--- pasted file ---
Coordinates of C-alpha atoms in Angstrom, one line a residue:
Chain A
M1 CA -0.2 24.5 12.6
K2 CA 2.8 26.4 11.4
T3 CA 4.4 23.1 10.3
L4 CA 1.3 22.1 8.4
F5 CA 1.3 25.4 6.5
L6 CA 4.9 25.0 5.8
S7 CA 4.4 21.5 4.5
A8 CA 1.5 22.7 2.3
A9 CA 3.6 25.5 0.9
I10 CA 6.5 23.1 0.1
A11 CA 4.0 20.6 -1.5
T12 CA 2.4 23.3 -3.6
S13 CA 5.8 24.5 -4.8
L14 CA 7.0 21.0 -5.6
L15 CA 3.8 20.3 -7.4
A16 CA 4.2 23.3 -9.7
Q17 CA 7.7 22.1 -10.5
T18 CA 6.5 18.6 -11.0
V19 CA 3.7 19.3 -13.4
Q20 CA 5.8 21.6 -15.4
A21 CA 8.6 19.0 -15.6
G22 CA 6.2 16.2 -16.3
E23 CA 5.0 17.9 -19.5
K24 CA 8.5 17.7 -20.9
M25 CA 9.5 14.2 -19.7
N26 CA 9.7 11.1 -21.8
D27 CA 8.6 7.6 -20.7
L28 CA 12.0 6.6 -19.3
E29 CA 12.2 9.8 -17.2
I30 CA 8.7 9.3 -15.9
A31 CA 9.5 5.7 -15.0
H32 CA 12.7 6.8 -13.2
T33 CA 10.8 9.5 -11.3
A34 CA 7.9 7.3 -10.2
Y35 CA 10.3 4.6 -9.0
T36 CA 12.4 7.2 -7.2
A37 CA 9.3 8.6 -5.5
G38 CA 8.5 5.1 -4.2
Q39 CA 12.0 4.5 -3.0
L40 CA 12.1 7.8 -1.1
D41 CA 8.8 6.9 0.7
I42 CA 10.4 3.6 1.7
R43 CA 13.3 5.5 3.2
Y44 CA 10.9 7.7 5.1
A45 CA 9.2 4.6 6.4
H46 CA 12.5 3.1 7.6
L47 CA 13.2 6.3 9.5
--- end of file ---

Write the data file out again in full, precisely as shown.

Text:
Coordinates of C-alpha atoms in Angstrom, one line a residue:
Chain A
M1 CA -0.2 24.5 12.6
K2 CA 2.8 26.4 11.4
T3 CA 4.4 23.1 10.3
L4 CA 1.3 22.1 8.4
F5 CA 1.3 25.4 6.5
L6 CA 4.9 25.0 5.8
S7 CA 4.4 21.5 4.5
A8 CA 1.5 22.7 2.3
A9 CA 3.6 25.5 0.9
I10 CA 6.5 23.1 0.1
A11 CA 4.0 20.6 -1.5
T12 CA 2.4 23.3 -3.6
S13 CA 5.8 24.5 -4.8
L14 CA 7.0 21.0 -5.6
L15 CA 3.8 20.3 -7.4
A16 CA 4.2 23.3 -9.7
Q17 CA 7.7 22.1 -10.5
T18 CA 6.5 18.6 -11.0
V19 CA 3.7 19.3 -13.4
Q20 CA 5.8 21.6 -15.4
A21 CA 8.6 19.0 -15.6
G22 CA 6.2 16.2 -16.3
E23 CA 5.0 17.9 -19.5
K24 CA 8.5 17.7 -20.9
M25 CA 9.5 14.2 -19.7
N26 CA 9.7 11.1 -21.8
D27 CA 8.6 7.6 -20.7
L28 CA 12.0 6.6 -19.3
E29 CA 12.2 9.8 -17.2
I30 CA 8.7 9.3 -15.9
A31 CA 9.5 5.7 -15.0
H32 CA 12.7 6.8 -13.2
T33 CA 10.8 9.5 -11.3
A34 CA 7.9 7.3 -10.2
Y35 CA 10.3 4.6 -9.0
T36 CA 12.4 7.2 -7.2
A37 CA 9.3 8.6 -5.5
G38 CA 8.5 5.1 -4.2
Q39 CA 12.0 4.5 -3.0
L40 CA 12.1 7.8 -1.1
D41 CA 8.8 6.9 0.7
I42 CA 10.4 3.6 1.7
R43 CA 13.3 5.5 3.2
Y44 CA 10.9 7.7 5.1
A45 CA 9.2 4.6 6.4
H46 CA 12.5 3.1 7.6
L47 CA 13.2 6.3 9.5